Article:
Vladimir Putin has crossed a ‘red line’ with war crimes, says Boris Johnson

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Vladimir Putin has crossed a ‘red line’ with war crimes, says Boris Johnson
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Vladimir Putin has already crossed the “red line” with war crimes committed by his troops in Ukraine and should be dragged before the International Criminal Court to face justice, Boris Johnson said on Thursday.

Ahead of a meeting of Nato leaders in Brussels, the Prime Minister urged the West to tighten the vice around Mr Putin’s regime economically and militarily, including more pressure on Russia using its gold reserves.

Speaking to LBC Radio, Mr Johnson said: “He has already crossed a threshold of barbarism.

“People talk about new red lines for chemical, biological, tactical nuclear weapons..for me the red line already has been crossed.

“He is bombing indiscriminately civilian centres, he is causing huge numbers of casualties in wholly innocent populations.”

 (PA)
(PA)

With horrifying reports of a string of atrocities carried out by Russian forces in Ukraine since the invasion started four weeks ago, the Prime Minister added: “It’s certainly true as Joe Biden has said that the Russian war machine is already guilty of war crimes.

“It’s right that Russia should now be called before the International Court of Justice and right that President Putin should appear before the International Criminal Court.

“There is no question that what they are doing are war crimes.”

He stressed evidence needed to be collected about Russian use of thermobaric weapons and “deliberate targeting” of civilians to later bring prosecutions.

Russia invades Ukraine - In pictures

Western nations were warning Mr Putin on Thursday that his country will pay “ruinous” costs for invading Ukraine, during an unprecedented one-day trio of Nato, G7 and EU summits that will be attended by US President Mr Biden.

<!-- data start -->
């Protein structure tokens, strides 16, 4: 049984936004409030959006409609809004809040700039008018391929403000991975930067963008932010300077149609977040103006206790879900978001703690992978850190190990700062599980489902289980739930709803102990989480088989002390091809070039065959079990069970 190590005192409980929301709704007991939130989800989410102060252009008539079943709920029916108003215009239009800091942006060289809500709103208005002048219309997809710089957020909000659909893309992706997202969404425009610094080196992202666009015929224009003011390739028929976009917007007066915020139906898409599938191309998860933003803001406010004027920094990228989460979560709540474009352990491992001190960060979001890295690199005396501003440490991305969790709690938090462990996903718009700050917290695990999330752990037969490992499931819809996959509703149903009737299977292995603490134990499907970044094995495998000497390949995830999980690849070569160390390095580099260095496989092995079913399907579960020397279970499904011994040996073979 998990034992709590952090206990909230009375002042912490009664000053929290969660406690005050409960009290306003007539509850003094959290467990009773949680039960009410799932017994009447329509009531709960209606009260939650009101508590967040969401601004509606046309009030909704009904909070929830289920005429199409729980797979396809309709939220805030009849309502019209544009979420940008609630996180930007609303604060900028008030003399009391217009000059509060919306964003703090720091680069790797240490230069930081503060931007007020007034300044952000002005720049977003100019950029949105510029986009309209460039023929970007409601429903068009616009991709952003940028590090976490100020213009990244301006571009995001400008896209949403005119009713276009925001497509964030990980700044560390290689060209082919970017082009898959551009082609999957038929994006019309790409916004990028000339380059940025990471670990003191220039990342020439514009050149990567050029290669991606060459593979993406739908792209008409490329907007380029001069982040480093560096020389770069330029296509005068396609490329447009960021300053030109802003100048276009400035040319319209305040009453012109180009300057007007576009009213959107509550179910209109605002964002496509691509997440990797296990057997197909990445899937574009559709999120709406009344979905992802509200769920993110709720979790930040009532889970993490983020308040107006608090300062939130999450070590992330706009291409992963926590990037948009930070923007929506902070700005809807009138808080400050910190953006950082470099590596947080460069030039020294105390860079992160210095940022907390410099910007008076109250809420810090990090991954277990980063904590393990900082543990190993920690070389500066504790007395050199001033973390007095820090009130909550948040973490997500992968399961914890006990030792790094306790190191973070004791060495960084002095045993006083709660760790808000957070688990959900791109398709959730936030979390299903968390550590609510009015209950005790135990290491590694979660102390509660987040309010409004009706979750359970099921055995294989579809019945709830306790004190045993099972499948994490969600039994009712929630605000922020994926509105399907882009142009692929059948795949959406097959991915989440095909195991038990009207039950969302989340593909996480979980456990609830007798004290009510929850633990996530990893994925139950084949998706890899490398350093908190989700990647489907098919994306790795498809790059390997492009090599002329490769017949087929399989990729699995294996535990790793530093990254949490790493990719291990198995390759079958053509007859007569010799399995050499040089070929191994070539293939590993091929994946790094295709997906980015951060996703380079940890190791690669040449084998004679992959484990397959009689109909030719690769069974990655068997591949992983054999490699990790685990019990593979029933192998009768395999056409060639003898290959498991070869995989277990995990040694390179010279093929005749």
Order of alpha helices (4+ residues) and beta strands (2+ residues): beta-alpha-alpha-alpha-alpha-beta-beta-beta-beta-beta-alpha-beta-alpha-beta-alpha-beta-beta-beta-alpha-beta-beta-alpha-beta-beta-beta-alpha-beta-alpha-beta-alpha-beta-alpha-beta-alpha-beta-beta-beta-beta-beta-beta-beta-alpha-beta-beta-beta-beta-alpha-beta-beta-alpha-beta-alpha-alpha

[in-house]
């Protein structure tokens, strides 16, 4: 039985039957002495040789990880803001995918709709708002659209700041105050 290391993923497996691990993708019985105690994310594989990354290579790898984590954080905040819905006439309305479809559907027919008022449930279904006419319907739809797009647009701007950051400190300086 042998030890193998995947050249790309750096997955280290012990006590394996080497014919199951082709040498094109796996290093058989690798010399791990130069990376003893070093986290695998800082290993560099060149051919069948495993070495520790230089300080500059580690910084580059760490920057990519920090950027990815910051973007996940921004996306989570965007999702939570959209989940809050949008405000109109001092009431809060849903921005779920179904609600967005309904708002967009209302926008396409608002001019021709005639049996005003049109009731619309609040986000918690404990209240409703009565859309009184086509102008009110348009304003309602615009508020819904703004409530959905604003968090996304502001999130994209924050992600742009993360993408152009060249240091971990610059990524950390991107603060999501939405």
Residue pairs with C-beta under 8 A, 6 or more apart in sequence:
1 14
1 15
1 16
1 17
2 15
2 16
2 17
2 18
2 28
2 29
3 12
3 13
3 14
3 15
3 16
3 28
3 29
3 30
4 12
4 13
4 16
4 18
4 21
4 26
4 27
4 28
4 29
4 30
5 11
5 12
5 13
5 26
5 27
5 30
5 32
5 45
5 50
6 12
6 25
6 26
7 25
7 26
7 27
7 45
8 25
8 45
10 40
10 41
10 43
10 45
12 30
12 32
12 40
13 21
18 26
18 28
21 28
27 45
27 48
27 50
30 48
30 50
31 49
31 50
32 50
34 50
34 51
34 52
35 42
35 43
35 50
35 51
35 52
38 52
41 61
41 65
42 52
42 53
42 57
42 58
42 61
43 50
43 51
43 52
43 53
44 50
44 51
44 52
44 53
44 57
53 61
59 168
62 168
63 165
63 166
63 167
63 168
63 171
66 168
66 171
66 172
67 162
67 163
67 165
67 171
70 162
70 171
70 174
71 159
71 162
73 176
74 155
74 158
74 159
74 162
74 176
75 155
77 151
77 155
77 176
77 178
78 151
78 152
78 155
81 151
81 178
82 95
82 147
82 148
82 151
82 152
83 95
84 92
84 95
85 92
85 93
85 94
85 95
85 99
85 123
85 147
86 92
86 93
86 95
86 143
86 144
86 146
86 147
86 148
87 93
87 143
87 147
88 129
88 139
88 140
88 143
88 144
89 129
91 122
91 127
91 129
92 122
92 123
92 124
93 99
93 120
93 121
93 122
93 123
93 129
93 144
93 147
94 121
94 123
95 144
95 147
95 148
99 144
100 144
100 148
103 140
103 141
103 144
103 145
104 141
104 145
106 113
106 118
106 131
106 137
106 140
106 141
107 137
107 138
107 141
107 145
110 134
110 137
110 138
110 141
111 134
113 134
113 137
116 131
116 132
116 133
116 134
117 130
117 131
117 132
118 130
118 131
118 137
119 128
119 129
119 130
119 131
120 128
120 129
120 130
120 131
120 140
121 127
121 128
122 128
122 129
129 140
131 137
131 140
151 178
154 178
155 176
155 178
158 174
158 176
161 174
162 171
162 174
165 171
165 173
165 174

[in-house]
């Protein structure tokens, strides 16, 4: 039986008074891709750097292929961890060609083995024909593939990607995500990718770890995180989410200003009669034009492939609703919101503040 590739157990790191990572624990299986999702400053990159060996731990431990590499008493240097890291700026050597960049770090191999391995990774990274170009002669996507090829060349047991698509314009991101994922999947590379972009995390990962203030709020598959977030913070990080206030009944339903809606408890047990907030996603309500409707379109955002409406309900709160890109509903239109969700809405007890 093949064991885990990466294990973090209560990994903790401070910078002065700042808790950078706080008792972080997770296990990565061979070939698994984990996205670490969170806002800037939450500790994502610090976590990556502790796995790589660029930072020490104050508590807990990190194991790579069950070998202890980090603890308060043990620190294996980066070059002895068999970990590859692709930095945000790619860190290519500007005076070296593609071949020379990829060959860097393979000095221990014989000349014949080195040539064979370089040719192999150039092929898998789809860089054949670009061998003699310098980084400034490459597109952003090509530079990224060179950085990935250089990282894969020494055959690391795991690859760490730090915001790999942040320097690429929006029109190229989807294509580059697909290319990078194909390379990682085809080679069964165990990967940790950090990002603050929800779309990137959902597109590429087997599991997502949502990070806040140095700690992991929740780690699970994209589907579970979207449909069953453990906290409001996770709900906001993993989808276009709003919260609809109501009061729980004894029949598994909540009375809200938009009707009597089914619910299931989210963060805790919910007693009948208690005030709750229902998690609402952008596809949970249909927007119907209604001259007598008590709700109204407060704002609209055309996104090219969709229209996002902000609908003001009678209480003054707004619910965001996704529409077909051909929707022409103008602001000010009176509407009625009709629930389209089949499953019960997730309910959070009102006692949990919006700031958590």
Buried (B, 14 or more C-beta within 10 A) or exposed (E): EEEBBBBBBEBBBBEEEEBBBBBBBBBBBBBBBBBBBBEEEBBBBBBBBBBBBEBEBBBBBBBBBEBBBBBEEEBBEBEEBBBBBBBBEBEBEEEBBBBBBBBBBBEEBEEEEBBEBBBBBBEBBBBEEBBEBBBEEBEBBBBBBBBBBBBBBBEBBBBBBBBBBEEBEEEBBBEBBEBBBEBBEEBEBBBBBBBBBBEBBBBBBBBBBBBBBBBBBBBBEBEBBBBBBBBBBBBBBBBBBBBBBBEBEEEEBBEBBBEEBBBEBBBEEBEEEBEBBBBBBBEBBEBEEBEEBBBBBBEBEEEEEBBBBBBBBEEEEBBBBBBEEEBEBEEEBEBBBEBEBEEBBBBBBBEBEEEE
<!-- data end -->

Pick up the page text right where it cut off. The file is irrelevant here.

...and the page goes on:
The hectic day of summitry to maintain Western unity will kick off at Nato headquarters in Brussels, where the transatlantic defence alliance’s leaders will agree to ramp up military forces on Europe’s eastern flank.

Mr Johnson has announced a new British support package for Ukrainian forces, including 6,000 more missiles comprising anti-tank and high-explosive weaponry.

Alarmed by the prospect that Russia might escalate the war with its neighbour after a grinding month-long conflict, the 30 nations of NATO will also agree to send Kyiv equipment to defend against biological, chemical and nuclear attacks.

The resolve to punish Moscow with massive sanctions will be underlined by an emergency meeting of the G7 advanced economies.

Then, with a summit of the 27-nation European Union, countries representing more than half of the world’s gross domestic product will have met in one day.

“We must ensure that the decision to invade a sovereign independent country is understood to be a strategic failure that carries with it ruinous costs for Putin and Russia,” Canadian Prime Minister Justin Trudeau told the EU parliament.

Russia’s assault on Ukraine has killed thousands and driven almost a quarter of Ukraine’s 44 million people from their homes, according to United Nations data, including more than 3.6 million who have fled the country.